My family has purchased only foreign cars (some assembled here) since 1973, with one horrible exception (the Ford Tauris, which was the classic lemon unbacked by Ford). To each his own.

    But DON’T support the passing of laws to restrict or tax the peaceful, voluntary transactions of trade. It’s a crucial distinction. Follow your own desires, but don’t IMPOSE them on others using the force of government.

  6. There is a website touting only American made products. I am not sure exactly the name, but it was something like or similar.

  7. I absolutely support buying US.

    We also need to start manufacturing (large and small) more products and “crafts” (not hobbies, but craftsmen) here.

    The lib lie that everyone needs to go to college and have a white-collar job shuffling papers is a pernicious lie that strikes at the heart of our economic system.

    The libs would have us believe that just because a $ buck exchanged hands, that a paper-shuffling / bean-counting / bueraucratic job is “productive”. Common sense (?) would tell us that all economic activity is not equal. When a crook (or government) mugs you, it is unhealthy, parasitic economic activity.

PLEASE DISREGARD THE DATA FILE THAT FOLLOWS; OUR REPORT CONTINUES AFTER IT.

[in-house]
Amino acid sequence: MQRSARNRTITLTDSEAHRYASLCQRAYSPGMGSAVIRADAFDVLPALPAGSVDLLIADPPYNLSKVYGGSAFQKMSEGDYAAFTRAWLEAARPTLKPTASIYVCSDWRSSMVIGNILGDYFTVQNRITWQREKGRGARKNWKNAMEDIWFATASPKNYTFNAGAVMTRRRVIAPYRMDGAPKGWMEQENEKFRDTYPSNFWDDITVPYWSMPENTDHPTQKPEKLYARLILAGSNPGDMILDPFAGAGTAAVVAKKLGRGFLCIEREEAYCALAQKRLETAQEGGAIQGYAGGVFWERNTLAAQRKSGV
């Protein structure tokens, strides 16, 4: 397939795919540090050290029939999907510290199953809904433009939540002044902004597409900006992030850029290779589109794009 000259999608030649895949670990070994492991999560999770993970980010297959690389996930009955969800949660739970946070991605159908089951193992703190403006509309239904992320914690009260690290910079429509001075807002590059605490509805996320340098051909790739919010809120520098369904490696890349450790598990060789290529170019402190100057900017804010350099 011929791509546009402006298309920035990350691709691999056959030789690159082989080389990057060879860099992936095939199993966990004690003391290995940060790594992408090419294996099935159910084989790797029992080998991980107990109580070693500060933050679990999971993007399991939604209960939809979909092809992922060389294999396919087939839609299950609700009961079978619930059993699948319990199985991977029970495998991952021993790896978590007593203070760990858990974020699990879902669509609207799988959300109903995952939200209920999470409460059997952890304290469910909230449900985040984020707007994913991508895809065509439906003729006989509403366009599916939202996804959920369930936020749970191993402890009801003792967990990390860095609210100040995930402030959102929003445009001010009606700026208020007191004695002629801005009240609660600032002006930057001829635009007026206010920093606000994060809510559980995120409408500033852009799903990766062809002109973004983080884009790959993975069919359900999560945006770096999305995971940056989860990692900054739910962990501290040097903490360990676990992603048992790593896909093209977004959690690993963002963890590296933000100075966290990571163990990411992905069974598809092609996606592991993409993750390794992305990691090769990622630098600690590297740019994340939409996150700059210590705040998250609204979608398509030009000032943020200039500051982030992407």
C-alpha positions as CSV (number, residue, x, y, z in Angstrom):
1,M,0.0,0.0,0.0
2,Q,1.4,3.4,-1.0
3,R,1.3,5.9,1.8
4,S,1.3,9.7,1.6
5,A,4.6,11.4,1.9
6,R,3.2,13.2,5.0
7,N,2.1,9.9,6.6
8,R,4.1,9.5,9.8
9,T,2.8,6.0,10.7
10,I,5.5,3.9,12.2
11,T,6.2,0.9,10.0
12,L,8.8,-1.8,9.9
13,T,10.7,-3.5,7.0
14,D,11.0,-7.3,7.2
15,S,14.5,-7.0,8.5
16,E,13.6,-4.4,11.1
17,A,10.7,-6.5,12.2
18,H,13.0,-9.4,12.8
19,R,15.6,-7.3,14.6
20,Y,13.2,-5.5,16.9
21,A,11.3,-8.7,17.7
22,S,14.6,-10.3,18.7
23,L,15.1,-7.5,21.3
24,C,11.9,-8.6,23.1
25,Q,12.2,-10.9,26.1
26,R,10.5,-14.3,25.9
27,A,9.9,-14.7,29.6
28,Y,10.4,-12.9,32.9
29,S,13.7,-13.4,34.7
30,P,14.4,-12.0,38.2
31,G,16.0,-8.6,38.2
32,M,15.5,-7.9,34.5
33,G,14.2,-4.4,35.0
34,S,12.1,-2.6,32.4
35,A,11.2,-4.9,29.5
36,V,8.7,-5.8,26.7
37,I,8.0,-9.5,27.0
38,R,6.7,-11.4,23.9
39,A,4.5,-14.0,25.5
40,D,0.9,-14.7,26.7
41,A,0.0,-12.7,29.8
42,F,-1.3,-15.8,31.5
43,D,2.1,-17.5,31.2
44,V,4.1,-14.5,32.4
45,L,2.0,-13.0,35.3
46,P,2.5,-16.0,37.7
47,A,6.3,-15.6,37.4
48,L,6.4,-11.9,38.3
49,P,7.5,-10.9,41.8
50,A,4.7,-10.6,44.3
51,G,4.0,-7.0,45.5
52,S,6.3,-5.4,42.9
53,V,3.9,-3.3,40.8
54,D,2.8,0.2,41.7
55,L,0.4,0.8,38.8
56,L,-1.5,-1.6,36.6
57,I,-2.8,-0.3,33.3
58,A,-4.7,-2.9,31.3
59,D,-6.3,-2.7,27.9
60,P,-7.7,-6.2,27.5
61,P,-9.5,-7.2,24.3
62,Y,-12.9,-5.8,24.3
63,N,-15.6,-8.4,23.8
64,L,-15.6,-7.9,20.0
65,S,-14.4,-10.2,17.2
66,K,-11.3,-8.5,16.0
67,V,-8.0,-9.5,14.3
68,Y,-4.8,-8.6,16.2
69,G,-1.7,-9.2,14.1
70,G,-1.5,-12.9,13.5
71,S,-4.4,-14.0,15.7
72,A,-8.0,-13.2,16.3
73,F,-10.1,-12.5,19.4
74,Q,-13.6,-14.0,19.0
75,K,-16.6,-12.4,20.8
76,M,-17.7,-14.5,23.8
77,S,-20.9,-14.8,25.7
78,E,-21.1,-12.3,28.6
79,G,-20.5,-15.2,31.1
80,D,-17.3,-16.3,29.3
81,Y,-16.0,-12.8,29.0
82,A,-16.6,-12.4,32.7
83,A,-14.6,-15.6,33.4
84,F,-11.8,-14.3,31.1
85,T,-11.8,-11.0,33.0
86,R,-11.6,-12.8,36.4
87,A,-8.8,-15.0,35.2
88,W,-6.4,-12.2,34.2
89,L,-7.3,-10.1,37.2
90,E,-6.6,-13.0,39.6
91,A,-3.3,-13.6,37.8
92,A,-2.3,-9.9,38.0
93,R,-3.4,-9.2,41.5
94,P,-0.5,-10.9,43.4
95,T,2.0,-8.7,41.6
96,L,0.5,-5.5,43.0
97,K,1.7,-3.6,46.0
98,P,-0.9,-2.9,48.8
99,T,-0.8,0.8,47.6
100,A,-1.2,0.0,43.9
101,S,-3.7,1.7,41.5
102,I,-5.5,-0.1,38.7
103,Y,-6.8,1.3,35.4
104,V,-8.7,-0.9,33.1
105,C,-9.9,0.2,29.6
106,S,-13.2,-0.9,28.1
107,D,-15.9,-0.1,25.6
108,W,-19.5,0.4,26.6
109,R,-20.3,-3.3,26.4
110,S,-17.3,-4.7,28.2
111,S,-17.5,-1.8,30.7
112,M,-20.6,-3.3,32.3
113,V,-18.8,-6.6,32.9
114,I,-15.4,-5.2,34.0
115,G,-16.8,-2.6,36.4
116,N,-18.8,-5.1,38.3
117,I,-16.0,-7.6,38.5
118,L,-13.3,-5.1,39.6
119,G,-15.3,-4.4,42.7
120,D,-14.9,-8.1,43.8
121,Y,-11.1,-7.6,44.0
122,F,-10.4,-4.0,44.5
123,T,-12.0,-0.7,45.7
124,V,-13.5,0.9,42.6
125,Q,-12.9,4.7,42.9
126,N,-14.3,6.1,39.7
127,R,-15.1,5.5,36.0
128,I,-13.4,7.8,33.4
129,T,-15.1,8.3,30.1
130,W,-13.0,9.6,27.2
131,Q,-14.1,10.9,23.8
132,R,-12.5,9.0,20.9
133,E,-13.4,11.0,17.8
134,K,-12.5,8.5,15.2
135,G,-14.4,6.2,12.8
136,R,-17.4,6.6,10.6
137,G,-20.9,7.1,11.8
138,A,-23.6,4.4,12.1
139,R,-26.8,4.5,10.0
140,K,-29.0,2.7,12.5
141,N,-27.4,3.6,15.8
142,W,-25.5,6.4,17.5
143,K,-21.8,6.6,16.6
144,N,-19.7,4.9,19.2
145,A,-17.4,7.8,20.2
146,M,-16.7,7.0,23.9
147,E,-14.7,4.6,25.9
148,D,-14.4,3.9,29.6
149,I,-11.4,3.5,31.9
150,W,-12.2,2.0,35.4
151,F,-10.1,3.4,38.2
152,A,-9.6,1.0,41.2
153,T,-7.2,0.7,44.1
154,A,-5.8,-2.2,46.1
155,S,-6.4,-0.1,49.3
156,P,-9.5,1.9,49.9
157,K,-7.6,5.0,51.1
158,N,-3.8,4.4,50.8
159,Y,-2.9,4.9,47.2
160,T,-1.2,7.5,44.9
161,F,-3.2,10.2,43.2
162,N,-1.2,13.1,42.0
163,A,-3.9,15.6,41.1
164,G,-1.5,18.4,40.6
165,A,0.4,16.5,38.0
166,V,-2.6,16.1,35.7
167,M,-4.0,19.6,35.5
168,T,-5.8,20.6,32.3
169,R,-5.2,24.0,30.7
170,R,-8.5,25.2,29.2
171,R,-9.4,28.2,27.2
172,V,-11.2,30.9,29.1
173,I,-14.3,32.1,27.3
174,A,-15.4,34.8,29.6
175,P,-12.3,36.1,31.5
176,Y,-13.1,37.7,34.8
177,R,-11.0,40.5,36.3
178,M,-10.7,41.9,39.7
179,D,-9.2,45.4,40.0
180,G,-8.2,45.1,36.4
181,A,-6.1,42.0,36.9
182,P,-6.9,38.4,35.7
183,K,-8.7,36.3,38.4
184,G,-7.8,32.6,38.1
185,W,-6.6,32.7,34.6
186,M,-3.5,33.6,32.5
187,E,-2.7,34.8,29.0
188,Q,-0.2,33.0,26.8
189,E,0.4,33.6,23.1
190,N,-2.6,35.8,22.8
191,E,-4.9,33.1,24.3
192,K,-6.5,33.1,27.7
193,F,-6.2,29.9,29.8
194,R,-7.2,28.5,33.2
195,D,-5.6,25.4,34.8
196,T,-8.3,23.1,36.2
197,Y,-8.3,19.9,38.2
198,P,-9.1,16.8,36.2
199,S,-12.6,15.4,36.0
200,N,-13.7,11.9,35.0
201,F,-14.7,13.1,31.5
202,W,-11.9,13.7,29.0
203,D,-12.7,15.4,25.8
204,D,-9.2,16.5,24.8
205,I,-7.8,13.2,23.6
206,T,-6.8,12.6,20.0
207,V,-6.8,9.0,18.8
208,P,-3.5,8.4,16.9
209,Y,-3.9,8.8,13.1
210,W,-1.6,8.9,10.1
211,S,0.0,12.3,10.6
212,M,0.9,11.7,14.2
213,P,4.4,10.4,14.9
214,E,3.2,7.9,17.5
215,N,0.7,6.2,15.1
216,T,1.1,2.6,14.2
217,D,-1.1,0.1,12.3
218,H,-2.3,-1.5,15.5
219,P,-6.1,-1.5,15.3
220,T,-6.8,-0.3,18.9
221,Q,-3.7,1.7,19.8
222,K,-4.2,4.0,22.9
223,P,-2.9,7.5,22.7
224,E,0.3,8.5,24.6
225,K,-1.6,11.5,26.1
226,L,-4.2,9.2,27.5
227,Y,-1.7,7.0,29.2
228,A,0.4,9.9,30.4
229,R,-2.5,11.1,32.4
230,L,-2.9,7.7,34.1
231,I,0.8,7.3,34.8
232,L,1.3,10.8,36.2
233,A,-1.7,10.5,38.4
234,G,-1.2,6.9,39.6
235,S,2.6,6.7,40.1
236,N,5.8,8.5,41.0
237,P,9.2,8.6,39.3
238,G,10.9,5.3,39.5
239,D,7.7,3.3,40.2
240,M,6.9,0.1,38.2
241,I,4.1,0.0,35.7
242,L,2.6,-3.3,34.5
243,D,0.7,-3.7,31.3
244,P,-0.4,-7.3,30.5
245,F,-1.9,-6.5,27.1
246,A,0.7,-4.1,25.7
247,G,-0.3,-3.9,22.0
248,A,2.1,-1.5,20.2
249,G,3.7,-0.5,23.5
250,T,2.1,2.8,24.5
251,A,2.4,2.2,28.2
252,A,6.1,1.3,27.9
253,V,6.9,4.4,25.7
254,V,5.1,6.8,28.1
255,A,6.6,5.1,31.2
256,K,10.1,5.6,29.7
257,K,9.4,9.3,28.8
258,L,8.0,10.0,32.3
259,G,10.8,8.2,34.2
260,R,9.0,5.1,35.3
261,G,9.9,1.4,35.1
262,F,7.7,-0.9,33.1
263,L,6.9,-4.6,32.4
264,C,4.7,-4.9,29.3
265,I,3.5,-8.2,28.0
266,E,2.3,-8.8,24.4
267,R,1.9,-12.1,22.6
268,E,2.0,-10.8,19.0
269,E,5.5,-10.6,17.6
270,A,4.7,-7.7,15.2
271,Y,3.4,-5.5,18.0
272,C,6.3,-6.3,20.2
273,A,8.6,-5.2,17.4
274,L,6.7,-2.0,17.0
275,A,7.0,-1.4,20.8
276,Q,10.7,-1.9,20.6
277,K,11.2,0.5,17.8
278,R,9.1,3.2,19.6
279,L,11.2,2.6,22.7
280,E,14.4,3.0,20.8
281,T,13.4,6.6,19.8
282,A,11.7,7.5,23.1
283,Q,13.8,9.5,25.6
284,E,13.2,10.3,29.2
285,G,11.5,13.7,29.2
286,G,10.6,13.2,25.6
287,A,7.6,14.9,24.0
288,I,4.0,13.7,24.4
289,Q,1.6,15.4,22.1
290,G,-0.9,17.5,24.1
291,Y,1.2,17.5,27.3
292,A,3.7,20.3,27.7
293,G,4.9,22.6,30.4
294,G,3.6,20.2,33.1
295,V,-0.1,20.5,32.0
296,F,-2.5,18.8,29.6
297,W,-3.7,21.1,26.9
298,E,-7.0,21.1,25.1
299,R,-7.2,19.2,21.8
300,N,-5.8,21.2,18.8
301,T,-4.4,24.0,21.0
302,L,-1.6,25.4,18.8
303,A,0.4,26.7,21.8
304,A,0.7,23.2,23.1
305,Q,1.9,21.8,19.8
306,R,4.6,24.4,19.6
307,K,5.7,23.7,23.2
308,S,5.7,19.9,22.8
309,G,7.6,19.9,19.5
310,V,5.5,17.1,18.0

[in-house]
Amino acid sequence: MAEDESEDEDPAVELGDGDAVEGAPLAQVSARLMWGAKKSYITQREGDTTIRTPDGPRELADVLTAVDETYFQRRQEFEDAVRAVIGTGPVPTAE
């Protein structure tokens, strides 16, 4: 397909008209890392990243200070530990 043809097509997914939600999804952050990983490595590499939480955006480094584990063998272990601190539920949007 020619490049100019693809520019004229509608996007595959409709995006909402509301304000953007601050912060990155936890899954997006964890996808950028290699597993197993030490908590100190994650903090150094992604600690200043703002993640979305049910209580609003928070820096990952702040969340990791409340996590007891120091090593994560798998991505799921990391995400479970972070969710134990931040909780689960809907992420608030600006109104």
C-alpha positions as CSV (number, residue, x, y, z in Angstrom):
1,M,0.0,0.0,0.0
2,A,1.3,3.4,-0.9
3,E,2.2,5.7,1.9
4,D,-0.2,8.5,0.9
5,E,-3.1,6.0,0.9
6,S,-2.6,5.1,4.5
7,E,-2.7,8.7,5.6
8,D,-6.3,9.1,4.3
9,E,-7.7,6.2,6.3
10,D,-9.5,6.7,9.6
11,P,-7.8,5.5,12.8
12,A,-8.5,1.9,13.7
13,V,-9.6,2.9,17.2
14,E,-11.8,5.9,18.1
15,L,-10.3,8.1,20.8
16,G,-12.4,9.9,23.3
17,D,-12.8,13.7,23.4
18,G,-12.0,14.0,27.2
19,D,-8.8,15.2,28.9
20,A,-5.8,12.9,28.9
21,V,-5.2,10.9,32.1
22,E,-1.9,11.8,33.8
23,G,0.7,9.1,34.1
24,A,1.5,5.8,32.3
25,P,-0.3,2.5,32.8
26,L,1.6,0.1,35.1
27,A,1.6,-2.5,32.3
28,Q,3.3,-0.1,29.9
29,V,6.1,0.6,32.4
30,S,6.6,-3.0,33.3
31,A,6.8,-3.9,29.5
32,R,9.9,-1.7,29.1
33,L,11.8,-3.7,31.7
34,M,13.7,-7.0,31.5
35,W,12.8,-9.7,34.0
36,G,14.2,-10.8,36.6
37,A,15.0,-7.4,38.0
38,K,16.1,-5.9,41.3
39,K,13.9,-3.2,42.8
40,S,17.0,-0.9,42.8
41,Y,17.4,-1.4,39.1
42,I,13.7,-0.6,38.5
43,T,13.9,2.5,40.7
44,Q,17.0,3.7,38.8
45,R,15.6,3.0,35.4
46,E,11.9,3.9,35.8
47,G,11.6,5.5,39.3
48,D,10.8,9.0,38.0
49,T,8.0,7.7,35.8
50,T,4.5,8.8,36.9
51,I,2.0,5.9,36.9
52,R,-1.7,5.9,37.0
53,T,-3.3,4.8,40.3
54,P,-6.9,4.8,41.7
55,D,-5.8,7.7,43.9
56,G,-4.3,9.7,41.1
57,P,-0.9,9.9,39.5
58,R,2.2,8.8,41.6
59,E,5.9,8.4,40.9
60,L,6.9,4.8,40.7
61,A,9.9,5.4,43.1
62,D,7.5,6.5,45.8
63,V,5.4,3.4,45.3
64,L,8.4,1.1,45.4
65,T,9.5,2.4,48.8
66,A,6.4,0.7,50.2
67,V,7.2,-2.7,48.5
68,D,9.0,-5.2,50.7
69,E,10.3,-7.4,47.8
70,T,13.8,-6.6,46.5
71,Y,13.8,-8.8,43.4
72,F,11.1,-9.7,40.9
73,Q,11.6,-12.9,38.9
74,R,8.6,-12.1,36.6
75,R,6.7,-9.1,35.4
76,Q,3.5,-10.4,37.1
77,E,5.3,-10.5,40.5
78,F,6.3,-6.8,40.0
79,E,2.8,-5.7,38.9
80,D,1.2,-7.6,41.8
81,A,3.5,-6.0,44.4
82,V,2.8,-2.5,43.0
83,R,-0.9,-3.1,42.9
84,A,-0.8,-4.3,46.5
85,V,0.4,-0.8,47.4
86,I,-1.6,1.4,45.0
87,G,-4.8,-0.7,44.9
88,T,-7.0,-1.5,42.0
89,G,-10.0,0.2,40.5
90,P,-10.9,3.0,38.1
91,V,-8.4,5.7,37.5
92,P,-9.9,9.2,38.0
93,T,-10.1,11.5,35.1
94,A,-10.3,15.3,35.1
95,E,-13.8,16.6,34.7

Gambling is parasitic. Government jobs are 99% parasitic. But producing a tool (from raw materials) that will generate additional results, jobs, and profits IS healthy because it causes additional PRODUCTIVE activity.

    There is nothing wrong, and much correct, about learning and working a craft or trade….in fact, I’ll go out on a limb and claim that much of the success of America was created by talented craftsmen, non-degreed inventors, and can-do practical thinkers using their hands AND their minds….

    Of course, the US government, the state of CA, and 99% of local governments are absolutely against allowing manufacturing, production, and other “messy” economic activities….